Arbeitsgruppe Sozialwissenschaftliche Theorie

DFG Research Project "Development of Humanoid and Service Robots:
An International Comparative Research Project — Europe and Japan"

[Deutsch] [日本語]

  • Term: September 2010 – May 2014
  • Funded by the DFG (German Research Foundation)


In modern democratic societies, for which the ethos of human rights is of fundamental importance, it is taken for granted that only living human beings are social persons. The premise that only living humans can be social persons, however, does not hold true throughout the ages and across cultures. As empirical findings in cultural anthropology reveal, the realm of the social would rather be delimited by virtue of the historically as well as culturally contingent process of interpretation.

The equation of the realm of the social with the world of humans has recently been challenged – especially by the advent of human-like "autonomous" robots. In an aging society, it is expected that important functions in nursing care for elderly and disabled persons will increasingly be performed by robots. When these technical beings start interacting with lay people on a daily basis, fundamentally new problems in man-machine relationships will emerge. According to the notion above, the entry of interactive humanoid robots into everyday life will raise also crucial issues about the borders of the social world – not least the ethical problem whether or not autonomous robots should be viewed as subjects of legal rights and duties.

The project deals with such border issues of the social world posed by the development of interactive humanoid robots, and explores the question of how these novel kinds of technological creatures will be treated in the different cultural contexts – Europe and Japan. By analyzing human-robot-interactions in practical situations, the project aims to enquire how the involved actors determine a situational status of robots. Moreover, emerging institutional orders with regard to a long-term relationship between lay people and robots will be investigated. Objects of inquiry include the roles of external actors whose expectations become relevant in the course of robot development (such as potential robot-users, ethicists, legal experts, etc.).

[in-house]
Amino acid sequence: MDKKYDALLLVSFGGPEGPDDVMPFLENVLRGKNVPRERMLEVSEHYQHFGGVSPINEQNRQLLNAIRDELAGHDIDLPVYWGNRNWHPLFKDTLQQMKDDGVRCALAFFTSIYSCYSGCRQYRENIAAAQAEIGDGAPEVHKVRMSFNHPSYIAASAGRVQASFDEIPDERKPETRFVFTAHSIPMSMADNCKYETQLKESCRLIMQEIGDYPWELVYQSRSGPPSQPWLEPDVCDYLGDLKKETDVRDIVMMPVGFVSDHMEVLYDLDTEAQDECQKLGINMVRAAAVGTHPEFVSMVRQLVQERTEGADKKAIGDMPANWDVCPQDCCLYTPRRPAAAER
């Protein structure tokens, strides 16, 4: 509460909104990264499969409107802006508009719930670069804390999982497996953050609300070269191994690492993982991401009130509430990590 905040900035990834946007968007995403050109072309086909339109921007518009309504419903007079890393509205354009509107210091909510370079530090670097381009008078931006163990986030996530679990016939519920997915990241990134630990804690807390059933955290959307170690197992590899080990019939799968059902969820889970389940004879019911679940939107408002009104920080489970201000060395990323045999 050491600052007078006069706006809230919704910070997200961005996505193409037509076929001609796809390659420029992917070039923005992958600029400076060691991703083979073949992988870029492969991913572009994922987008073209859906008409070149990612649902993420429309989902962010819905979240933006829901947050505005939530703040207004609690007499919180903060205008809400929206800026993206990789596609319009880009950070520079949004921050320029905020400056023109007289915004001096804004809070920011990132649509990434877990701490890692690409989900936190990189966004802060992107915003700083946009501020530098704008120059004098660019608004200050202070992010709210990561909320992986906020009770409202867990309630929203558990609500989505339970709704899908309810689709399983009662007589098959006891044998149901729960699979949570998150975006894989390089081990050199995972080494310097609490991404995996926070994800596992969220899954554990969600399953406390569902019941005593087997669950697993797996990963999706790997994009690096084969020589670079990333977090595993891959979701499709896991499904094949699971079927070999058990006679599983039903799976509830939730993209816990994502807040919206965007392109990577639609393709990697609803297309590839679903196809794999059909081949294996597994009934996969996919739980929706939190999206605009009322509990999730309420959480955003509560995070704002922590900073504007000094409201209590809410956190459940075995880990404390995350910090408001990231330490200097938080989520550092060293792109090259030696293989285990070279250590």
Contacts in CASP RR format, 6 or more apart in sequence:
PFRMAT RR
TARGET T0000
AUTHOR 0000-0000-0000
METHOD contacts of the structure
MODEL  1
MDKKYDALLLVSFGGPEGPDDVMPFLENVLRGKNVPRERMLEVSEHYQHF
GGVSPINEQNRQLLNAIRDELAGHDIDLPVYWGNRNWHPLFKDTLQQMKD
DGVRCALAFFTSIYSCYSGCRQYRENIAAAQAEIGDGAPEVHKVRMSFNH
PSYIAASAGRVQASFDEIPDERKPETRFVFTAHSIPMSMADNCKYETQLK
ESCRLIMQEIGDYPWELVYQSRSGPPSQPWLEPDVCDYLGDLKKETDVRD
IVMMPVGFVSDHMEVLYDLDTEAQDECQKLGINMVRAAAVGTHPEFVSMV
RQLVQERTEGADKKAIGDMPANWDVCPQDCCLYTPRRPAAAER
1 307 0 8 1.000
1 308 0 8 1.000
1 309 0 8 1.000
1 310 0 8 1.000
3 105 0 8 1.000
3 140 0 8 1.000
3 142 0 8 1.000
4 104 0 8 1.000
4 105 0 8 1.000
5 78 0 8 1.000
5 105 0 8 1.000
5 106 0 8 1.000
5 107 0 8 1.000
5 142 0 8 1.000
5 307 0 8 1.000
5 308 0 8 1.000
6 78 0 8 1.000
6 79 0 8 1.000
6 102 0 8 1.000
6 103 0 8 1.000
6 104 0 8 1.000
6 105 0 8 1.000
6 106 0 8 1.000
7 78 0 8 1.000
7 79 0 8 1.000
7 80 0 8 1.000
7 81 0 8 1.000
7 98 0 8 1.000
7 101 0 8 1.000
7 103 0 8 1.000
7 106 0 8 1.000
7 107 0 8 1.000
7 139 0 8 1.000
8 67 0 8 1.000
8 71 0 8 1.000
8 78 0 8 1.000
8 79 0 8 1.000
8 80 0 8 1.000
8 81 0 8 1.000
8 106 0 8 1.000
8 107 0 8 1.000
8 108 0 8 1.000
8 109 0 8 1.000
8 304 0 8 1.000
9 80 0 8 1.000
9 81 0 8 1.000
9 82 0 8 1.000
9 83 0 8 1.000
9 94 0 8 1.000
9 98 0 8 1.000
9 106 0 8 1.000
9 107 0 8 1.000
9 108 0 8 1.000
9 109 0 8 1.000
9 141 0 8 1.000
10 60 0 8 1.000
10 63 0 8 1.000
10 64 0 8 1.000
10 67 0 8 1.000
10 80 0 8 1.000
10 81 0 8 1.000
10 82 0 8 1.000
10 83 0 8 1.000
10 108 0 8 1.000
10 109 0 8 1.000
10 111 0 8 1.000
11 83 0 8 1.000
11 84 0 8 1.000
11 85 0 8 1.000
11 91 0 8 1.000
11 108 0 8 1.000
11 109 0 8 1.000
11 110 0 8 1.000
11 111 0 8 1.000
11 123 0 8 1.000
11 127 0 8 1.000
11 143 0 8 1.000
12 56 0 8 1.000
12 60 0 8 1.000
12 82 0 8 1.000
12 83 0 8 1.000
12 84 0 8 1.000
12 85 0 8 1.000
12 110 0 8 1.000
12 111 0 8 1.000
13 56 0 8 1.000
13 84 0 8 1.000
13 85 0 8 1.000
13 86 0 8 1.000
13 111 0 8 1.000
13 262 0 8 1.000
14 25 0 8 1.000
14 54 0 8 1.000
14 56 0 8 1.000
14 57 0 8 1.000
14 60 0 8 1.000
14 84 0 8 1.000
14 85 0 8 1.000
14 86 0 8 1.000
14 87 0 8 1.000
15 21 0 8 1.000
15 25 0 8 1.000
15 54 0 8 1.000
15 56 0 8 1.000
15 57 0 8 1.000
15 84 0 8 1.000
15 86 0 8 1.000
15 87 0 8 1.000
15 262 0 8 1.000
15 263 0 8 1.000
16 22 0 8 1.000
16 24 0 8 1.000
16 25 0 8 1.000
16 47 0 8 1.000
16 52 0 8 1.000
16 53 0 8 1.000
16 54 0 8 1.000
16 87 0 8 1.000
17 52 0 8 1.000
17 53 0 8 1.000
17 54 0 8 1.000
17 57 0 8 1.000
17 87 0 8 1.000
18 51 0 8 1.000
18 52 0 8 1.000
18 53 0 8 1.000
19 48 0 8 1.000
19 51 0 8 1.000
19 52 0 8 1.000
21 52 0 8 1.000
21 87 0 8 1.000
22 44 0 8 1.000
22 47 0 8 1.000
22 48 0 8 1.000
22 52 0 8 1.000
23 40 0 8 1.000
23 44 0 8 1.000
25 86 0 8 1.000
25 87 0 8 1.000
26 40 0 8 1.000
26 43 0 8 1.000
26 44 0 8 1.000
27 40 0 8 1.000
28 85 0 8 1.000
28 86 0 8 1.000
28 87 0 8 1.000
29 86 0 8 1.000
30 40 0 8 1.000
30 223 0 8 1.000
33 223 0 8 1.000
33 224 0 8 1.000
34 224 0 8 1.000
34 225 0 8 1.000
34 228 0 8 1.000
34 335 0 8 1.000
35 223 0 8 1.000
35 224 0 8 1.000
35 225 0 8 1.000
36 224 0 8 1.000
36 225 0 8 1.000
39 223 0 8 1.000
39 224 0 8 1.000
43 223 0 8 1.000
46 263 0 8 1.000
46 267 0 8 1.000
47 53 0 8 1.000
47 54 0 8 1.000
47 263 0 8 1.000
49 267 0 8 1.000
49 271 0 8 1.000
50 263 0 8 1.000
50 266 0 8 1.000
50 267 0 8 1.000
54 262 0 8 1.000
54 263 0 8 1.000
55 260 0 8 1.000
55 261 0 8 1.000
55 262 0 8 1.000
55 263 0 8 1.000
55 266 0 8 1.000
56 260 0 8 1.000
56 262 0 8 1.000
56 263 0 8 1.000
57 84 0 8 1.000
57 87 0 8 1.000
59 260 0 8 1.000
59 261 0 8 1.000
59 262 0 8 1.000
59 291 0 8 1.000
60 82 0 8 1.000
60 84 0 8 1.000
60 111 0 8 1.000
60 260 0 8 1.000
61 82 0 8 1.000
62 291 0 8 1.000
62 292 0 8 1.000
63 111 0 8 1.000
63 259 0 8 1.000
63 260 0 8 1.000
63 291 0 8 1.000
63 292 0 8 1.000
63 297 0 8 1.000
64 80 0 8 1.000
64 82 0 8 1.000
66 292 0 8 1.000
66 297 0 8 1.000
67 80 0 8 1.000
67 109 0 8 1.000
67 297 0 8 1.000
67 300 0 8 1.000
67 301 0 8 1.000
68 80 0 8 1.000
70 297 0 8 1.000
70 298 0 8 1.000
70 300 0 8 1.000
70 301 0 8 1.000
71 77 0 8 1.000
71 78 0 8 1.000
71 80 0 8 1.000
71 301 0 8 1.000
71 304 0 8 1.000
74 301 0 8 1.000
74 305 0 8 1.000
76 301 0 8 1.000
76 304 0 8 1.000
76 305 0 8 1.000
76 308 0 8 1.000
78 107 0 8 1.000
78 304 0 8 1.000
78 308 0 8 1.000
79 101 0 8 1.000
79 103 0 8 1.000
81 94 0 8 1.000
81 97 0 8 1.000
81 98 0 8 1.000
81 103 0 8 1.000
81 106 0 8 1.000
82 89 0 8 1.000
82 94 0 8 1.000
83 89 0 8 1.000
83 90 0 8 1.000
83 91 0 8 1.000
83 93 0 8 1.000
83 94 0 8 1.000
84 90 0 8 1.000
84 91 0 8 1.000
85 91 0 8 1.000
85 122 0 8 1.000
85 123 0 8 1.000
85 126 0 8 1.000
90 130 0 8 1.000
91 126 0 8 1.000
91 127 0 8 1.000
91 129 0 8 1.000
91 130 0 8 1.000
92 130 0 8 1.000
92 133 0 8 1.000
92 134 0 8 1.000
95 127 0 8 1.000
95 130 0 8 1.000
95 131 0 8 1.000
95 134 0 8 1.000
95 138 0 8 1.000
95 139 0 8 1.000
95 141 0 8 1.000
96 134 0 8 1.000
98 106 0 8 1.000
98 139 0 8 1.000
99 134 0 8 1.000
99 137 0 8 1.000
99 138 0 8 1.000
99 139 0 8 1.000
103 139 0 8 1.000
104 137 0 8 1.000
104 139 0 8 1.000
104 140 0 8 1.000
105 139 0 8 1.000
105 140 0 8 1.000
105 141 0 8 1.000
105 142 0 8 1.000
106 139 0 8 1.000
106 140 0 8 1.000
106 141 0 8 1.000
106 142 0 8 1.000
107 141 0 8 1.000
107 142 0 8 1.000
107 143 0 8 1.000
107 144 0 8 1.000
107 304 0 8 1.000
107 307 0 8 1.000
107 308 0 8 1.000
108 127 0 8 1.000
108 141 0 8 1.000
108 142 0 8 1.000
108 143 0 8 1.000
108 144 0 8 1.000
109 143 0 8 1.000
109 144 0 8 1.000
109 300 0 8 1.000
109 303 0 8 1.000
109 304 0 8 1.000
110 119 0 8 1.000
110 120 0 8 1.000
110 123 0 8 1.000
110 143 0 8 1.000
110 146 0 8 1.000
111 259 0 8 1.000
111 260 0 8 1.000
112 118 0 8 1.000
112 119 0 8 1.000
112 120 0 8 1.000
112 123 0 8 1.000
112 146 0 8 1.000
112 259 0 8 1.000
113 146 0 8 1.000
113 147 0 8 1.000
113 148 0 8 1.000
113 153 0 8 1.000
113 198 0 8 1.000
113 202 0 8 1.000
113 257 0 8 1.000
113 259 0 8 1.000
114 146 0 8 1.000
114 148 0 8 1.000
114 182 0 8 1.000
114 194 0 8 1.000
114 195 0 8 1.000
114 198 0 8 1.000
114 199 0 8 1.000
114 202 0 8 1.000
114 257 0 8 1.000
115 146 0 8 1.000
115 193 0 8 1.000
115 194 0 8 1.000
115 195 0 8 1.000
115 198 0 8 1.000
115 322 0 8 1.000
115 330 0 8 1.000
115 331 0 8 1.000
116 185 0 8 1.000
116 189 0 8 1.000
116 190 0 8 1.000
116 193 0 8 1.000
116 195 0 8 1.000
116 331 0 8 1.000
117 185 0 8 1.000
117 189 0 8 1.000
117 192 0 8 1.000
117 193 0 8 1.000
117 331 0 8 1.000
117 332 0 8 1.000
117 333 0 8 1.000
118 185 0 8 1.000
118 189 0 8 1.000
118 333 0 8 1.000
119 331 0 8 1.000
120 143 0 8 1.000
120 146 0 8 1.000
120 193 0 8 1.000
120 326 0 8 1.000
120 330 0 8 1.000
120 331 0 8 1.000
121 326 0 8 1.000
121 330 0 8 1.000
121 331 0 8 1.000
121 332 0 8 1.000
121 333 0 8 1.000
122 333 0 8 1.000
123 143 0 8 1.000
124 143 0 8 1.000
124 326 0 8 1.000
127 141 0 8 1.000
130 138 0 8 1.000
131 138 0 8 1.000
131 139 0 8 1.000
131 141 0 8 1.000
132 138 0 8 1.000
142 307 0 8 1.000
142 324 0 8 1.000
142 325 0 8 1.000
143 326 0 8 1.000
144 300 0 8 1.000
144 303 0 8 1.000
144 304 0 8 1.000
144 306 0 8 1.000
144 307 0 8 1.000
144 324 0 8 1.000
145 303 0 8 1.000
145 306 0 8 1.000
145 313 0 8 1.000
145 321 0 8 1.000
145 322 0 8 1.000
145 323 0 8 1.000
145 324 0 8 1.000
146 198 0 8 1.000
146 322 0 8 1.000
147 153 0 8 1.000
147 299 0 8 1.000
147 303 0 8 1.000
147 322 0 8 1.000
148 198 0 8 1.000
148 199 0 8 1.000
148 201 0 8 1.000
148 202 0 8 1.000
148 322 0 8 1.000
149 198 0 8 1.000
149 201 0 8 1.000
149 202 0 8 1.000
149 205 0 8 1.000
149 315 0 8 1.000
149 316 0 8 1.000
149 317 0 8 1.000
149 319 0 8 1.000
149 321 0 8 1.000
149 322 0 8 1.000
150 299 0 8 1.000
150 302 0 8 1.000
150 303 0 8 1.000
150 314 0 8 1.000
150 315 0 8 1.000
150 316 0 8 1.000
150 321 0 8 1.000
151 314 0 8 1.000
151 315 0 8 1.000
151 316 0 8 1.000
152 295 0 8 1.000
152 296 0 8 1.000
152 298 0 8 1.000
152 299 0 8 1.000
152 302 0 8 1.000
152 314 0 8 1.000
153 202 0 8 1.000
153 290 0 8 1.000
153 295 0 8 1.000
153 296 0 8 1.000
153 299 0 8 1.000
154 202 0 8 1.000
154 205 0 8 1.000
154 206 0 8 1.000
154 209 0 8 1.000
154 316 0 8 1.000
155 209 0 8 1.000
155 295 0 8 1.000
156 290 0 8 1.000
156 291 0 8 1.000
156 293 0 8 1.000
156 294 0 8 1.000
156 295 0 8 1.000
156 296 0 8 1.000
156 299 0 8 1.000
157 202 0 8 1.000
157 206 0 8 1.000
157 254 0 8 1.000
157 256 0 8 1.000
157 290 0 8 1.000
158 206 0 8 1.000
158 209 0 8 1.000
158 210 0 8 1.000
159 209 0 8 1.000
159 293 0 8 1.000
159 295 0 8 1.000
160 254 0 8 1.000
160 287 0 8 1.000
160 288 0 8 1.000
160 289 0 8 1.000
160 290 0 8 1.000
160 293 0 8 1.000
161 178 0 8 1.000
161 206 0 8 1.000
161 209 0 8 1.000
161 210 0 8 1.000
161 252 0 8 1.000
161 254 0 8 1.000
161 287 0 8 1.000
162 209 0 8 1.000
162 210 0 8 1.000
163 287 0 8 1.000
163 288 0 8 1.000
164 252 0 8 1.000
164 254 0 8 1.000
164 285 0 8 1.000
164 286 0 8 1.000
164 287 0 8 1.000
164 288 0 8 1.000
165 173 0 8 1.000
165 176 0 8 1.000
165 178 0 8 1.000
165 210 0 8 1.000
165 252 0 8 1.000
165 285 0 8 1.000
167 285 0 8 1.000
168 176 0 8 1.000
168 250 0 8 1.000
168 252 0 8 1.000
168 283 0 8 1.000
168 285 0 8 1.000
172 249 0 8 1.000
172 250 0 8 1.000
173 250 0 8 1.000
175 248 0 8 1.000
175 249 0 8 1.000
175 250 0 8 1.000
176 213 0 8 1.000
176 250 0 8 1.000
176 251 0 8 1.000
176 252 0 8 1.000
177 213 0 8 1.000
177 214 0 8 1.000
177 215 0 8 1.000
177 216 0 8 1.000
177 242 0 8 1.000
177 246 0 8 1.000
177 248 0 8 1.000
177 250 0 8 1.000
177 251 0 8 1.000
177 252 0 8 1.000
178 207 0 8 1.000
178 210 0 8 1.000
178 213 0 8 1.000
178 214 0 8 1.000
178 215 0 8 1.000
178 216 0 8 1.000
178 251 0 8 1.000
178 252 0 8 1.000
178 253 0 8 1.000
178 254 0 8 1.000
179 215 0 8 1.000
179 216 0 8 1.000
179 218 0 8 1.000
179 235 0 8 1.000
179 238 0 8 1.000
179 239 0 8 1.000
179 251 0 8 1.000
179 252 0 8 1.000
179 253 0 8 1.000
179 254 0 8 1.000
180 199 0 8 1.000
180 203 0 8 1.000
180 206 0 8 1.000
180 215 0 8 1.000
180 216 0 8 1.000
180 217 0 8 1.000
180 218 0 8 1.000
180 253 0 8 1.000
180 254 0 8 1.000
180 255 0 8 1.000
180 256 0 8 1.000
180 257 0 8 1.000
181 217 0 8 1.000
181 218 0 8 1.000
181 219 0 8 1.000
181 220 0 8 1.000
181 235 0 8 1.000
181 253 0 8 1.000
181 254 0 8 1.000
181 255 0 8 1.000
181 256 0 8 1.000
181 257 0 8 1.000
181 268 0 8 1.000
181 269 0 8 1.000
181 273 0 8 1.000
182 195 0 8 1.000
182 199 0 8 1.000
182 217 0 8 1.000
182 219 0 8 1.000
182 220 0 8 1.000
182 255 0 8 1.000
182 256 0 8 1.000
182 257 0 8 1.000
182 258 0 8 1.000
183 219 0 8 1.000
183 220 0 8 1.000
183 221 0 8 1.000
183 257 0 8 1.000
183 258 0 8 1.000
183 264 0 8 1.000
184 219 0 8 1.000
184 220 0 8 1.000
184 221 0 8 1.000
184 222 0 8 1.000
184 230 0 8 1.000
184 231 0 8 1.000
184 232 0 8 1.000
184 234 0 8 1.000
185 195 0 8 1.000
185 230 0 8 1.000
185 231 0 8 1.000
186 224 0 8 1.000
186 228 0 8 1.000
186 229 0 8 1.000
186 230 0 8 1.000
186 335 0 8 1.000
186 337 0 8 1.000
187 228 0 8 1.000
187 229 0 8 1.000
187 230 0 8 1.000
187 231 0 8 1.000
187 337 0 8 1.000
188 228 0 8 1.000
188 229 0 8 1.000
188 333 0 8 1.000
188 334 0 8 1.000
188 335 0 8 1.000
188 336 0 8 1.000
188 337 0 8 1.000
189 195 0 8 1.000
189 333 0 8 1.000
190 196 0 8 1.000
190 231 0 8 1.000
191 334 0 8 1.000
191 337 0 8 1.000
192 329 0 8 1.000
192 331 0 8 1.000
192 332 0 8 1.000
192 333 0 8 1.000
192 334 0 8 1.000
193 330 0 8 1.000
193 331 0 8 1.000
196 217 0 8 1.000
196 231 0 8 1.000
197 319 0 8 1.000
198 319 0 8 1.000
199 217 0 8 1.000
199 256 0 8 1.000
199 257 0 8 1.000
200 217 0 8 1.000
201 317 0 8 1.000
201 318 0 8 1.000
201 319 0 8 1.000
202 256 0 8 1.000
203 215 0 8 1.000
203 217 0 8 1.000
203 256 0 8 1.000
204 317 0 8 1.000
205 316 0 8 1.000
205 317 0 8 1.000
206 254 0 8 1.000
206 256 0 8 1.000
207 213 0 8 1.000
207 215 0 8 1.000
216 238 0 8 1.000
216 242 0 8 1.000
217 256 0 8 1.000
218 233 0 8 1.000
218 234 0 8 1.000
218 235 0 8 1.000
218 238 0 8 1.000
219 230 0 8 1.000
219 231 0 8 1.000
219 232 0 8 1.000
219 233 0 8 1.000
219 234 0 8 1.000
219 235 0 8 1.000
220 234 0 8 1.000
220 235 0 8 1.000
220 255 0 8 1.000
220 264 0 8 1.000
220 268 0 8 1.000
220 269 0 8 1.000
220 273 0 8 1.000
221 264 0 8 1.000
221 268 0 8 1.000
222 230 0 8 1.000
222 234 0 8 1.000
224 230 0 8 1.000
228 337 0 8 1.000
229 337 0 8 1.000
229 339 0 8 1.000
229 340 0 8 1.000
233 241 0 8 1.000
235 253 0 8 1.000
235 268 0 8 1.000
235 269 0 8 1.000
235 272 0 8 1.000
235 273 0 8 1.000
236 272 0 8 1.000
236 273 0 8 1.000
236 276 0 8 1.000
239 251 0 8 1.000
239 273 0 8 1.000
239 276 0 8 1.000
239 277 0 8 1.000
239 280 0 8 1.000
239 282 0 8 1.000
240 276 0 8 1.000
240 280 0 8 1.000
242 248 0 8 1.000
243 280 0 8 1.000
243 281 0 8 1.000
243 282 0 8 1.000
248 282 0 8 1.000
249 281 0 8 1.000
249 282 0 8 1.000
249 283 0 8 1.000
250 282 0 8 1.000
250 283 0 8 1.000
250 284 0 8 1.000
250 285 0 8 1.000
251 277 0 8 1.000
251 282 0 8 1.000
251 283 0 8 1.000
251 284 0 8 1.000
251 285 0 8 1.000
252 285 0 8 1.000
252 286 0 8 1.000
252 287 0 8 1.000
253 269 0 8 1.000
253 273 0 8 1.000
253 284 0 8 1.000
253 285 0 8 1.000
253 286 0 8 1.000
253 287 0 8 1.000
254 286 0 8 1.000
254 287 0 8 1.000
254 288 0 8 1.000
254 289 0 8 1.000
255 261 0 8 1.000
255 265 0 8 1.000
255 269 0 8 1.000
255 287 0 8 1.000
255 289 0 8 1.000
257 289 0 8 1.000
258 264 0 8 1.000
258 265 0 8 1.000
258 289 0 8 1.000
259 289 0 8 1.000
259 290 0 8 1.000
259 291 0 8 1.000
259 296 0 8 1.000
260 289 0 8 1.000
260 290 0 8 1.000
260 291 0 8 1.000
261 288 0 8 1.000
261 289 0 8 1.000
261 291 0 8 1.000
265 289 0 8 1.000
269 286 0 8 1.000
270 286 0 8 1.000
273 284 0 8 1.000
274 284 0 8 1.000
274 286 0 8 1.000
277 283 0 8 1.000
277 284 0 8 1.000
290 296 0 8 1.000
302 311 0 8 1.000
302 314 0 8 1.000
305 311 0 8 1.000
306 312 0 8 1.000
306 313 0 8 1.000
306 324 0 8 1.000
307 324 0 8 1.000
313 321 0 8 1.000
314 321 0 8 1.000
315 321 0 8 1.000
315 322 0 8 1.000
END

• Anthropological Border Issues
  • Sociological Theorizing
  • Empirical Social Research
  • Science and Technological Studies




Prof. Dr. Gesa Lindemann

E-Mail: gesa.lindemann(at)


Dr. habil. Gregor Fitzi

E-Mail: gregor.fitzi(at)

Hironori Matsuzaki M.A.

E-Mail: hironori.matsuzaki(at)


Carl von Ossietzky University of Oldenburg
Department of Social Sciences
Ammerländer Heerstraße 114-118
26129 Oldenburg GERMANY

Diana Ahlers (Secretary)
Tel.: +49 (0)441 798-4550
Fax: +49 (0)441 798-4584
E-Mail: ast(at)